- Asian Stir-Fry: In a hot pan, stir-fry 1/2 bag vegetables and sear the remaining chicken breast. Serve over cooked brown rice. Who needs takeout?
- Bean Salad: Combine 1/2 can white kidney beans, 1/2 can garbanzo beans, and 1/4 bag thawed vegetables. Season to taste. Serve with brown rice if desired. You’ve made a protein-rich bean salad.
Sauté remaining 1/4 bag vegetables with 1/2 can garbanzo beans. Eat warm over brown rice.
- Pasta Salad: Reserve leftovers and combine with remaining pasta for a pasta salad.
- Keeping olive oil, salt, pepper, and some other spices on hand will allow you to amp up the flavour of any dish you prepare.
- Fresh, green, leafy vegetables turn beans and chicken into a chef’s salad. Splurge on some cheese and bell peppers if you can.
- If you have access to a freezer, set aside leftovers for when you’re especially strapped for time (and cash).
Nutrition vs. Volume
It’s more important to buy nutritious foods than to buy large quantities of those with empty calories. For example, a jumbo bag of chips and two liters of soda may be cheap, but they won’t keep you energized and feeling full.
Fruits & Vegetables
“I try to eat at least one or two servings of fruit per day, but I’m not always successful,” says Mary L.*, a first-year student at Humber College in Toronto, Ontario. Produce that’s in season, meaning it didn’t require expensive growing techniques and hasn’t travelled long distances, is less expensive. And certain types are easy on your wallet all year round, such as carrots, potatoes, apples, and bananas.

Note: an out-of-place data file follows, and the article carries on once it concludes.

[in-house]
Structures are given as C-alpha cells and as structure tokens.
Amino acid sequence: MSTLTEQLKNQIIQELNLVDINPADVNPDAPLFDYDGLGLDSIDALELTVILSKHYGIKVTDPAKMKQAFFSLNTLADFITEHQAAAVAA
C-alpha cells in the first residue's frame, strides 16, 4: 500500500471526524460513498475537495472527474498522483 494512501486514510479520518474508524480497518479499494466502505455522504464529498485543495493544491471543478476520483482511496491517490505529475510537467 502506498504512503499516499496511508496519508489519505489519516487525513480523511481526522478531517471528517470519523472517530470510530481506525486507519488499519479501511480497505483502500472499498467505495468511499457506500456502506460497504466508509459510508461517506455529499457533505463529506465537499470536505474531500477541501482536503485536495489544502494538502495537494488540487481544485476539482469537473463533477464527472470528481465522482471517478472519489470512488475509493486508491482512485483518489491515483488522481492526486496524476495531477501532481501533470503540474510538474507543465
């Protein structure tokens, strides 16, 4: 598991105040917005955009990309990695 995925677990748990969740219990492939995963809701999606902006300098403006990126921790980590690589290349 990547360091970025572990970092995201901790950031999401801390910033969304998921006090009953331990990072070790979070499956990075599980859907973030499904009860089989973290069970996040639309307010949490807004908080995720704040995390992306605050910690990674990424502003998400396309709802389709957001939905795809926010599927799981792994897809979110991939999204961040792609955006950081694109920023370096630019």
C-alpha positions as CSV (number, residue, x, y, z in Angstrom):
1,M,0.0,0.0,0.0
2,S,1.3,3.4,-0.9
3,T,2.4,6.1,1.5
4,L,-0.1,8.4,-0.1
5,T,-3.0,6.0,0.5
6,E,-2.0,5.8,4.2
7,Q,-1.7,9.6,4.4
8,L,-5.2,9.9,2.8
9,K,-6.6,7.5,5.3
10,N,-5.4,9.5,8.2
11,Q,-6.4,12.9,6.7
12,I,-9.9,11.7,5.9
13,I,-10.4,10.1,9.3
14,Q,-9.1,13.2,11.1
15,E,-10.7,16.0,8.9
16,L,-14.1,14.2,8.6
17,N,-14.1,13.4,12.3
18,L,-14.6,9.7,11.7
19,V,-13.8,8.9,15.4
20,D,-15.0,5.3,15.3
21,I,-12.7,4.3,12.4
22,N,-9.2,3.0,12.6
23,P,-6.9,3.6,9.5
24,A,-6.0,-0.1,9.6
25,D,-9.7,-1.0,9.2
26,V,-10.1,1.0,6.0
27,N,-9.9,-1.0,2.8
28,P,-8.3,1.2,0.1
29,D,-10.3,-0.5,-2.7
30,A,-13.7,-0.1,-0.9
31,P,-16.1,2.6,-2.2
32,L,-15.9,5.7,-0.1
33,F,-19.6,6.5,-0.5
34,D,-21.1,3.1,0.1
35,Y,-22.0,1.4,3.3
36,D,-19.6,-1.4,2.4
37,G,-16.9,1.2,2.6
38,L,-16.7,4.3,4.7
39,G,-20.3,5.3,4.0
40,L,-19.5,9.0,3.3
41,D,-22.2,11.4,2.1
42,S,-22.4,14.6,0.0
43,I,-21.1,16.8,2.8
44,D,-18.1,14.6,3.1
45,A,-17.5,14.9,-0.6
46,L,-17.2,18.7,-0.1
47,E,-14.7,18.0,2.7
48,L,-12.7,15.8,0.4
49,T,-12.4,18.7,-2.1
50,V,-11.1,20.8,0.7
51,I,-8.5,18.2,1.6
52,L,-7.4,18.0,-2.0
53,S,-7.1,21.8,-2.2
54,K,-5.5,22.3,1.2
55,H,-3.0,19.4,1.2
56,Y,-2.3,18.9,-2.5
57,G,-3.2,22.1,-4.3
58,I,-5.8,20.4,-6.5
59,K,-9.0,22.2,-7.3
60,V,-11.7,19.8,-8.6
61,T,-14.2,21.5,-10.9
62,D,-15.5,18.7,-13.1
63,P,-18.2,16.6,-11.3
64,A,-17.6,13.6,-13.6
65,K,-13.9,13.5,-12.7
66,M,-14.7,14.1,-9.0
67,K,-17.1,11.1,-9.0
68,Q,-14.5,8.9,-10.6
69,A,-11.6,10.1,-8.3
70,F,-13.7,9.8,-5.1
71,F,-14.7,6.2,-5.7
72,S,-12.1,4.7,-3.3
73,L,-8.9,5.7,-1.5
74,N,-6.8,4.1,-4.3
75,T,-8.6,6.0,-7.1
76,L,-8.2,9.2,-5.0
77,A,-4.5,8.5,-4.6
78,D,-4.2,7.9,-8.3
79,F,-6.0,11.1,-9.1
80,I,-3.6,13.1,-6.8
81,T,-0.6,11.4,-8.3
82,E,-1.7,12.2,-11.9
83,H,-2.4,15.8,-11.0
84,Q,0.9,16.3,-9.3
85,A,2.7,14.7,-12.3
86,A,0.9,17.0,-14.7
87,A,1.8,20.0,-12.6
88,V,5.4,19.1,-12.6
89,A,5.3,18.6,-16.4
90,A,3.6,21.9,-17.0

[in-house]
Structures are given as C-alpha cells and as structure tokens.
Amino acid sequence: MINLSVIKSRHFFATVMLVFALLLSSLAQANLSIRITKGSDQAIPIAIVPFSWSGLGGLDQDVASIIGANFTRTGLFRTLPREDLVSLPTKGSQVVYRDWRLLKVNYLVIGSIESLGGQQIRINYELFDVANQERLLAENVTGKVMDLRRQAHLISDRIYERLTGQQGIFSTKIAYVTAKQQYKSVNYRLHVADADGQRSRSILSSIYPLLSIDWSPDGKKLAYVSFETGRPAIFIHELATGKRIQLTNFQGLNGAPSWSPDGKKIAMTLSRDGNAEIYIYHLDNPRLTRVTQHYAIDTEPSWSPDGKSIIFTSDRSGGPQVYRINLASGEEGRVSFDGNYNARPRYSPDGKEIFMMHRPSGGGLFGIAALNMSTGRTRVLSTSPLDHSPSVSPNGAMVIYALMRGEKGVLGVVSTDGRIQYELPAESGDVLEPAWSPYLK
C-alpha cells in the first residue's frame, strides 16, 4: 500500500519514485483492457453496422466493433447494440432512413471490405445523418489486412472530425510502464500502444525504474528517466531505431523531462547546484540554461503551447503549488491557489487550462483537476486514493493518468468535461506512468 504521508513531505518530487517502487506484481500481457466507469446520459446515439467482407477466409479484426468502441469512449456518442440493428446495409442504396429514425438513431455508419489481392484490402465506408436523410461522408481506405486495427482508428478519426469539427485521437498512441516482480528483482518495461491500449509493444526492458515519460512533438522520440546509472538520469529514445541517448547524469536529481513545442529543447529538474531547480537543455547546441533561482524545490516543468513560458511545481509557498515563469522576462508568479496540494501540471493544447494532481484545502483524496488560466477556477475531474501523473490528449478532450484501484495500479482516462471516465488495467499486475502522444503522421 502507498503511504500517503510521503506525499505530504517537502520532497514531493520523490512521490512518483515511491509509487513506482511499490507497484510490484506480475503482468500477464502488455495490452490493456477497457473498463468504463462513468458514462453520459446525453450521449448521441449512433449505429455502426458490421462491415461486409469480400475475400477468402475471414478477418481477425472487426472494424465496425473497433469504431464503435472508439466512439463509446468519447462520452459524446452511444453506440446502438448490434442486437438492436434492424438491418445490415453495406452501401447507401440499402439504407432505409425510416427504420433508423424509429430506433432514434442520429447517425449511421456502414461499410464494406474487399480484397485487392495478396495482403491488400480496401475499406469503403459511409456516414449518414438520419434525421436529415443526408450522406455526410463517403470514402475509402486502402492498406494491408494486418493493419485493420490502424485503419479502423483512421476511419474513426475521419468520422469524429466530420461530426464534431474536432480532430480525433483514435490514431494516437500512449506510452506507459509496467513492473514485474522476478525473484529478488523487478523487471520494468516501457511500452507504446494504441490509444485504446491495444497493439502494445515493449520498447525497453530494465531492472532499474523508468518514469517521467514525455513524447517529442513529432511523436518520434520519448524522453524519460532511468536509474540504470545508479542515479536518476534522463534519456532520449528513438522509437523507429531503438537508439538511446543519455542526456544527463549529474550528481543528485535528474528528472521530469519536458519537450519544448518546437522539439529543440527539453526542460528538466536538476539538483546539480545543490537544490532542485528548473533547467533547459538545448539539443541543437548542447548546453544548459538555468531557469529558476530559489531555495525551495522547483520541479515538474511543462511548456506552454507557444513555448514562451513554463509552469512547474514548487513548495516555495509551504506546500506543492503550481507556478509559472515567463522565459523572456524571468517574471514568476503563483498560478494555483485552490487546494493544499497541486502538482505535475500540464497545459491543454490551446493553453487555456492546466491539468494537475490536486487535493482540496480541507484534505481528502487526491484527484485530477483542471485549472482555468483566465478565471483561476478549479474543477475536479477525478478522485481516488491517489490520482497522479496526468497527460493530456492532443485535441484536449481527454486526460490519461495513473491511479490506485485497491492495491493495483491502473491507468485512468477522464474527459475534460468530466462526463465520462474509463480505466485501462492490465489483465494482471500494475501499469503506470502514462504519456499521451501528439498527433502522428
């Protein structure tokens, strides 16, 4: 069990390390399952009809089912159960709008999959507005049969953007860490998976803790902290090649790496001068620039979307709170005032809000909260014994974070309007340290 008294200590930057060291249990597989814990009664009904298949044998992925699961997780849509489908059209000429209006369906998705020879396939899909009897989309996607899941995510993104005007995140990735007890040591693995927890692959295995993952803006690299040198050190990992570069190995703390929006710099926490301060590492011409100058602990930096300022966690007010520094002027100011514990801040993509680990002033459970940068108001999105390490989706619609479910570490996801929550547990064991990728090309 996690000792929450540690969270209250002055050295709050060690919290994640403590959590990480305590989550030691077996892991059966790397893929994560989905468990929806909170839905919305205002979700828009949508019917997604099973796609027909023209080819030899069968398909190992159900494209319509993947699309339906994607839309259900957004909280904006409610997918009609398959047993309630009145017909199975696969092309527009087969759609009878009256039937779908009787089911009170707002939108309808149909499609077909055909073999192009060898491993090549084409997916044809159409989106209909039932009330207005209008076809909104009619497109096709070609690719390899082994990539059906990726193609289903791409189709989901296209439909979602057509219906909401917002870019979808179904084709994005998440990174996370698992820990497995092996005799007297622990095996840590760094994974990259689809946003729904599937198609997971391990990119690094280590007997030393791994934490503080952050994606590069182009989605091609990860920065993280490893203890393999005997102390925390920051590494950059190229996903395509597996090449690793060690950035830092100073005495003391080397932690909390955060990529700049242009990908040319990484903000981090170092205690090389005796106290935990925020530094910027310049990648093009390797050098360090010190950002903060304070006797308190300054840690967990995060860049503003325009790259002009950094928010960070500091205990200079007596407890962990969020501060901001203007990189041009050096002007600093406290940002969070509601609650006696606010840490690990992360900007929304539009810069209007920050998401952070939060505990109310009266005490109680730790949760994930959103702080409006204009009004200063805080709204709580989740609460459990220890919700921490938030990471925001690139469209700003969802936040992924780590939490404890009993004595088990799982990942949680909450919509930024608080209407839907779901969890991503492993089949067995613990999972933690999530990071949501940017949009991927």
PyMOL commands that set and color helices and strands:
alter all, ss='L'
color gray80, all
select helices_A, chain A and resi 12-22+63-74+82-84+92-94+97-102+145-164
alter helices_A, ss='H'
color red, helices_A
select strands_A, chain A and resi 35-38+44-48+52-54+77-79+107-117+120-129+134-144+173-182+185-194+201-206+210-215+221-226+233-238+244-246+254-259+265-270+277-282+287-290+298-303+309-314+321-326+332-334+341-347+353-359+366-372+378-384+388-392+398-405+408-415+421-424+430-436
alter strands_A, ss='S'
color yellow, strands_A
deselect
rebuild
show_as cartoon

Not sure what produce is in season?
Fruits and vegetables cost less when they are in season. Plus that’s when they’re tastier and richer in nutrients. Janice de Boer, a registered dietitian in Calgary, Alberta, also recommends buying certain organic fruits and vegetables if you can. She says, “Start with the ‘Dirty Dozen.’ Conventionally-grown items tend to have higher levels of pesticide residues.”
The “Dirty Dozen” are the 12 fruits and vegetables most likely to have high levels of pesticides. According to the Environmental Working Group, they are:
- Cherry tomatoes